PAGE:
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Decolonizing Brujeria: The Gestures of Spiritual Indigenous Practices A presentation by Anthony Ayala

How can gestures performed during spiritual rituals of brujxs decolonize the negative perception of indigenous spiritual practices?

The bruja's botanica in Sonora, Mexico, has an abundance of altar supplies and spiritual items for practicing brujxs (photo courtesy of Alia Phibes).
A bruja tends to her shop at a botanica in Sonora, Mexico.

Abstract: I will analyze the ways in which brujeria can share distinct similarities in practice through gestures, which link them as precursors to the common adopted practices of dominant faiths such as sects of Christianity. Furthermore, there are common gestures that are universally understood as “spiritual” which include closing the eyes, taking a knee (or two), and clasping hands together when praying, burning incense or candles during a spiritual working, facing an altar usually placed in the center of a space, verbal expression such as chanting, humming, whispering, singing, or word spoken out loud, the use of water for spiritual cleansing purposes, and even the sign of the cross. Ultimately, my goal is to demystify and debunk the negative connotations surrounding brujeria by arguing that the reason for the condemnation of these practices is entirely due to colonialism, racism, sexism, and homophobia, all of which are institutions of whiteness and imperialism; two of the most historically prominent foundations of Christianity. This is by linking the clear fact that most common spiritual gestures found in brujeria are also found in modern spiritual practices of Christianity. This further validates the point that many gestures utilized during Judeo-Christian-based spiritual rituals are rooted in similar gestures practiced by people of marginalized faiths. This refers to a humble truth that since most spiritual gestures are universally shared and utilized, the only reason for the continuous condemnation of indigenous practices such as brujeria is entirely due to the constructions of sexism, racism, homophobia and the byproduct of colonialism. I plan to analyze this focus of study through viewing the spiritual rituals of brujxs and analyzing the gestures I make during my own spiritual workings and rituals as a brujx myself, documenting them for comparison and reflection.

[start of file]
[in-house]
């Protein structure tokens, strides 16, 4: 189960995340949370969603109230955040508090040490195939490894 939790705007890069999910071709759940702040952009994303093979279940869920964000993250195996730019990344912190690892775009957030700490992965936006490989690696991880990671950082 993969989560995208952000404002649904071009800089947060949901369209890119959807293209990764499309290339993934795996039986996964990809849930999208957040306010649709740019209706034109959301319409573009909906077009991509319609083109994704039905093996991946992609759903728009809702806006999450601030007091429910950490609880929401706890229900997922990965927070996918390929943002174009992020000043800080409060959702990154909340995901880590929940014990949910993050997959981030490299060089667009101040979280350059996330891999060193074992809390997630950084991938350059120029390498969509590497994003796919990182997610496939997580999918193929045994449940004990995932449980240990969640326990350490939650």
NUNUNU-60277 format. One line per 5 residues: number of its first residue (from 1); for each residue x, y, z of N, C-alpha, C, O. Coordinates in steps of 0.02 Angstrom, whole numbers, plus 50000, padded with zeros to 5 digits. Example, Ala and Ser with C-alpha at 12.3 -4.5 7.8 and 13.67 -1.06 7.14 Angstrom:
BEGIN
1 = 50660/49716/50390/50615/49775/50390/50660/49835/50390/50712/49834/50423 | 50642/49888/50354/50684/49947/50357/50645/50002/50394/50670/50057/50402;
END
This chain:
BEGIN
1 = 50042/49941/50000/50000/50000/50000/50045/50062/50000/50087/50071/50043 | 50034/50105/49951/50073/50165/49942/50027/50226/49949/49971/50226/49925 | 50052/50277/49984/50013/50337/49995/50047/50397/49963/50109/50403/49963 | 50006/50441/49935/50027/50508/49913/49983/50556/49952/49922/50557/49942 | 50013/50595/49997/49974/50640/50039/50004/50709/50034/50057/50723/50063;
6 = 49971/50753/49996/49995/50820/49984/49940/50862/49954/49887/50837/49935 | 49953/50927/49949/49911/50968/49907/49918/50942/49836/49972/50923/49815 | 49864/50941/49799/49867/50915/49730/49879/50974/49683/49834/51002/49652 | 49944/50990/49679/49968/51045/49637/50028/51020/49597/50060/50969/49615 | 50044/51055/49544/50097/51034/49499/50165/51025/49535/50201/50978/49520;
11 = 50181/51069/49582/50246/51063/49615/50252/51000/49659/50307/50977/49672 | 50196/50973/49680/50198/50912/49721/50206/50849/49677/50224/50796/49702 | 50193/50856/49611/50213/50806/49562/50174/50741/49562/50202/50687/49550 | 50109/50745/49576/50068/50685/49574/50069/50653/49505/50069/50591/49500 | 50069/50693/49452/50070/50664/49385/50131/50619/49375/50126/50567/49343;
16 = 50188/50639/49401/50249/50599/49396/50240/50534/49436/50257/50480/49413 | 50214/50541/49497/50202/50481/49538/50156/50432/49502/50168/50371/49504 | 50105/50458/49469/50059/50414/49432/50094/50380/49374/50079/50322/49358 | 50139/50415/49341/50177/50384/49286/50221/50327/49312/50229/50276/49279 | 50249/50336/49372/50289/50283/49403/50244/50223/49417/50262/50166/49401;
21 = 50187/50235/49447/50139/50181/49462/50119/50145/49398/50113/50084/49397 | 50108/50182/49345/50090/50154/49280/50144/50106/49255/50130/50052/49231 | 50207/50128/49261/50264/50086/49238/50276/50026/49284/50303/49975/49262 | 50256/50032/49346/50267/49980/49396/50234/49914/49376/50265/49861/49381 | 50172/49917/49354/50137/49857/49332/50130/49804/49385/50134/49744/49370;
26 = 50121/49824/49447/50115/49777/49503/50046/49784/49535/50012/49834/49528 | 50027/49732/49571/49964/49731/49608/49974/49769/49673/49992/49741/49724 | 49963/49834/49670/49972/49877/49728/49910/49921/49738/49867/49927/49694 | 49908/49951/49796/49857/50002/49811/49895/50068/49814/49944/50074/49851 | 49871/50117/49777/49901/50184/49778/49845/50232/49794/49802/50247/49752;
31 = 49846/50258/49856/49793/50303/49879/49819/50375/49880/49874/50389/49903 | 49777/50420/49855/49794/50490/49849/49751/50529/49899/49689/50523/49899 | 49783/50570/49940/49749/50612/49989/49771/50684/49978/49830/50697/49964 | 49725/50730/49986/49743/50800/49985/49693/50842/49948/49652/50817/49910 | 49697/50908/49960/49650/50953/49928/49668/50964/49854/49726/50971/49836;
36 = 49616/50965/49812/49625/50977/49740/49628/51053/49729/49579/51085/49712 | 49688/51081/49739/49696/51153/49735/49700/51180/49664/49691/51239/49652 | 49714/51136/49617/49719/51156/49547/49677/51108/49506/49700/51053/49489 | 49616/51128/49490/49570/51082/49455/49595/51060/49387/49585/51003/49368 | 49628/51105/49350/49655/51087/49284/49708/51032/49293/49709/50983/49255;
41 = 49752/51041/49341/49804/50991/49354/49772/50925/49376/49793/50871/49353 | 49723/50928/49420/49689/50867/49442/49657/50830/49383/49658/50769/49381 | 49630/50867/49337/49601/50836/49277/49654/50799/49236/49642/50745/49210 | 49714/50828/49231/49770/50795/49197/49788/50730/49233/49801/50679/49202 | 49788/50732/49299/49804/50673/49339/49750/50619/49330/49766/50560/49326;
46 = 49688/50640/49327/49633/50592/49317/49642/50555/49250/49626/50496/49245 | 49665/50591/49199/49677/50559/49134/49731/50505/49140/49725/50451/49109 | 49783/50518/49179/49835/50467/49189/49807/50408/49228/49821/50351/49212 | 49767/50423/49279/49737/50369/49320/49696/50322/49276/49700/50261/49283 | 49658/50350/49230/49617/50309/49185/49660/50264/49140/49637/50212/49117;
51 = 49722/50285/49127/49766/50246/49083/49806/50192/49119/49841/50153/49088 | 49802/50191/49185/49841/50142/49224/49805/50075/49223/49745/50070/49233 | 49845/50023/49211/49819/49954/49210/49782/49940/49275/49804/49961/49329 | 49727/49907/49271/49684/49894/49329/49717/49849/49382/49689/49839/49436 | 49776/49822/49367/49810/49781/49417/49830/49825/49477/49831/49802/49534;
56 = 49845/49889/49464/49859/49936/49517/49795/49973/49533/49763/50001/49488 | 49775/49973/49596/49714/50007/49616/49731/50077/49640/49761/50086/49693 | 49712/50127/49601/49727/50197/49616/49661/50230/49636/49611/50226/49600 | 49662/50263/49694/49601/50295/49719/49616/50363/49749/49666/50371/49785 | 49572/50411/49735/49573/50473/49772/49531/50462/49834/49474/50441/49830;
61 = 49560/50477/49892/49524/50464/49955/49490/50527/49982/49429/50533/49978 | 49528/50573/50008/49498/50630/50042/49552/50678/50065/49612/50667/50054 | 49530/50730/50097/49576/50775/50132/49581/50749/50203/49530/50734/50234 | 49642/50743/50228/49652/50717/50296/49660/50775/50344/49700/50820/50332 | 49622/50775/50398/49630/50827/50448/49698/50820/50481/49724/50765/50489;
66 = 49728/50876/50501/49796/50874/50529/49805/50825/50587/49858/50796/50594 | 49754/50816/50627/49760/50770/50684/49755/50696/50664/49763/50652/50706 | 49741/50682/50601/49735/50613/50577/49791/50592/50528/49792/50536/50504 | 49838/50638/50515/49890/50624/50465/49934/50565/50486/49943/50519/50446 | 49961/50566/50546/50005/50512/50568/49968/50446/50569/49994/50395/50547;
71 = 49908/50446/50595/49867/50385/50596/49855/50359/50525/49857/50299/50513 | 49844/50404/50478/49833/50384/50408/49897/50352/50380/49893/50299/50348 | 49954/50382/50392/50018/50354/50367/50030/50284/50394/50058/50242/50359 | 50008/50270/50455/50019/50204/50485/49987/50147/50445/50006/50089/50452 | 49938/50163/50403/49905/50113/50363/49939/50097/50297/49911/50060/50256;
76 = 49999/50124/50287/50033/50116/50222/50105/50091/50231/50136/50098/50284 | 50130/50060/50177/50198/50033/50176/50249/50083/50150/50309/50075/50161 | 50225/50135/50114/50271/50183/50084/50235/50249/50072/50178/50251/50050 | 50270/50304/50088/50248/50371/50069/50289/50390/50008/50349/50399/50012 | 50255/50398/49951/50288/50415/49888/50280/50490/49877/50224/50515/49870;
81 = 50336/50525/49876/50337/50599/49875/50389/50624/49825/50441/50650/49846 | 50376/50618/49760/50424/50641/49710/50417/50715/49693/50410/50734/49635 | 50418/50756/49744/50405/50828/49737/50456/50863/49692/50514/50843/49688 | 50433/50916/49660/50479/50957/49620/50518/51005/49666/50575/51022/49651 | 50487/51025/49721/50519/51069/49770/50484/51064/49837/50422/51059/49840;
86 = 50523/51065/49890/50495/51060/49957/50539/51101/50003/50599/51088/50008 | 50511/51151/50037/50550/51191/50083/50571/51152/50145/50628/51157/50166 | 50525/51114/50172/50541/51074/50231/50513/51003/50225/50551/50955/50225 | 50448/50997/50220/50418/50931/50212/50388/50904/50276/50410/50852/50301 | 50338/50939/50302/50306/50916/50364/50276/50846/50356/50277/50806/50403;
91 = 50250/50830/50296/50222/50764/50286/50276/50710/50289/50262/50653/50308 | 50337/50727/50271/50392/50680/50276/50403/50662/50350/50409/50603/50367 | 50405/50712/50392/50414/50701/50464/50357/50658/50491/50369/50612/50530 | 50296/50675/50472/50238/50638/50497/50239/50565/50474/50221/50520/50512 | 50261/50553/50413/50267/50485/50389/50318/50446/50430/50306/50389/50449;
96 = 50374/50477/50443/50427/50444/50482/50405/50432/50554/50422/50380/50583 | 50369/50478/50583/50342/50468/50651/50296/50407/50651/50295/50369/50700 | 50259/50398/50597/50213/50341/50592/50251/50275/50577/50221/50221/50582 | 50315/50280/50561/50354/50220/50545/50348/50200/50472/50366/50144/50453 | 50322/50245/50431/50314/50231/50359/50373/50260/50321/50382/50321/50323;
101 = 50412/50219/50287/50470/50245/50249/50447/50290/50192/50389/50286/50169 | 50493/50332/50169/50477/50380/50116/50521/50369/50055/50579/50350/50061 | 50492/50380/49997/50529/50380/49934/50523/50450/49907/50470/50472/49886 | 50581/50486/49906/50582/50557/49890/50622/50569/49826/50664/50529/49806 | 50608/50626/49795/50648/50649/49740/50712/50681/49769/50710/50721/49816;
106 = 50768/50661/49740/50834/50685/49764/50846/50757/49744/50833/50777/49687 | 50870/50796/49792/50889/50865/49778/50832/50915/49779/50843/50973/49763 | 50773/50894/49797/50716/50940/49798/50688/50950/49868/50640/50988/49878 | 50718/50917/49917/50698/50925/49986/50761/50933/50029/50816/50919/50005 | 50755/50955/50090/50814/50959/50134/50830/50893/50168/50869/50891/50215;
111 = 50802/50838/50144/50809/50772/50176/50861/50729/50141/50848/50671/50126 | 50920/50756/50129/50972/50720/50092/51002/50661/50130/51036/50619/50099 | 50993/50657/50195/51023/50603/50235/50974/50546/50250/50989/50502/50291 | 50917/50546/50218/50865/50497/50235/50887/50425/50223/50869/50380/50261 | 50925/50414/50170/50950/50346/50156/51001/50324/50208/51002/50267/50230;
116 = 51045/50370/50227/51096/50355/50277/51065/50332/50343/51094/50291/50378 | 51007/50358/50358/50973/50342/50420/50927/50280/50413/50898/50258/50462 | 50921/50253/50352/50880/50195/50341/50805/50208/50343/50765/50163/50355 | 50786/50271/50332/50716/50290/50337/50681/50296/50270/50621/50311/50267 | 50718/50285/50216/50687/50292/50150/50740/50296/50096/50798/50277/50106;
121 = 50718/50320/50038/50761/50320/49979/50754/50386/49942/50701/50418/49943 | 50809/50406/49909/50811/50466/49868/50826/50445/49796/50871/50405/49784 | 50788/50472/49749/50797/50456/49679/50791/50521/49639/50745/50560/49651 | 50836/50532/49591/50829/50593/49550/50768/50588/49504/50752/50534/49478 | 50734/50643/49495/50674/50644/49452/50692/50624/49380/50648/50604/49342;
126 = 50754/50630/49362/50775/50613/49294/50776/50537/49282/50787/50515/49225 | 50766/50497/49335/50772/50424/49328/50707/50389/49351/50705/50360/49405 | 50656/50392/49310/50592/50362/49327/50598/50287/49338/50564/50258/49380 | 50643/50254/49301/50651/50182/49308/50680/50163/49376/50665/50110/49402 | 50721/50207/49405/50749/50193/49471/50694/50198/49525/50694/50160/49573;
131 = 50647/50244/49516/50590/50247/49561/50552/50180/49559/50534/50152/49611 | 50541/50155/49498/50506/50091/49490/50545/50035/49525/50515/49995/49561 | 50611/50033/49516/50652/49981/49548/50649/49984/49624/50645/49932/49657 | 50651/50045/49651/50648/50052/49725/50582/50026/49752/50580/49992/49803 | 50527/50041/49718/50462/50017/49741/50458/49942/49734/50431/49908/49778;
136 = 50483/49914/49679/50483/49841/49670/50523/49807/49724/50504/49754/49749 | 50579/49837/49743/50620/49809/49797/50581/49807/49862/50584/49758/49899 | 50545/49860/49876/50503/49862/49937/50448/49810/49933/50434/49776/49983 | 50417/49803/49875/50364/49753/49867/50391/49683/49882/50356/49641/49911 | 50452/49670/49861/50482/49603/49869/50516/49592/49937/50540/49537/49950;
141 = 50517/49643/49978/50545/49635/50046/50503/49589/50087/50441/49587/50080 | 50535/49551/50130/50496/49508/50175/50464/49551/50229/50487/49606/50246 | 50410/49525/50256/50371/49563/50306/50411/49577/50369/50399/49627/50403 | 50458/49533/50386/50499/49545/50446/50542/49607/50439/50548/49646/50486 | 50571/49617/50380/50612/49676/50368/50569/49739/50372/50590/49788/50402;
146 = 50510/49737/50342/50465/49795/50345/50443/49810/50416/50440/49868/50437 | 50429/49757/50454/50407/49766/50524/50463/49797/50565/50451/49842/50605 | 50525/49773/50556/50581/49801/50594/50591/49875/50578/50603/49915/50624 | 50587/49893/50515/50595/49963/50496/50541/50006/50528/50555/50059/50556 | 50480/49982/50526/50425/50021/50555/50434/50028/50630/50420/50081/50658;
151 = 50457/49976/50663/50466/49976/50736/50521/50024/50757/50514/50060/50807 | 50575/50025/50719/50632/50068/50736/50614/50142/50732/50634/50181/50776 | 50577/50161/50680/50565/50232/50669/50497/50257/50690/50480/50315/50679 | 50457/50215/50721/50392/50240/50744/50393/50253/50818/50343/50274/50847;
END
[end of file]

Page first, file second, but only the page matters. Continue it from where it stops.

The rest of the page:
Depictions of the Virgin Mary depicted by Catholics compared to depictions of Holy Death by Brujxs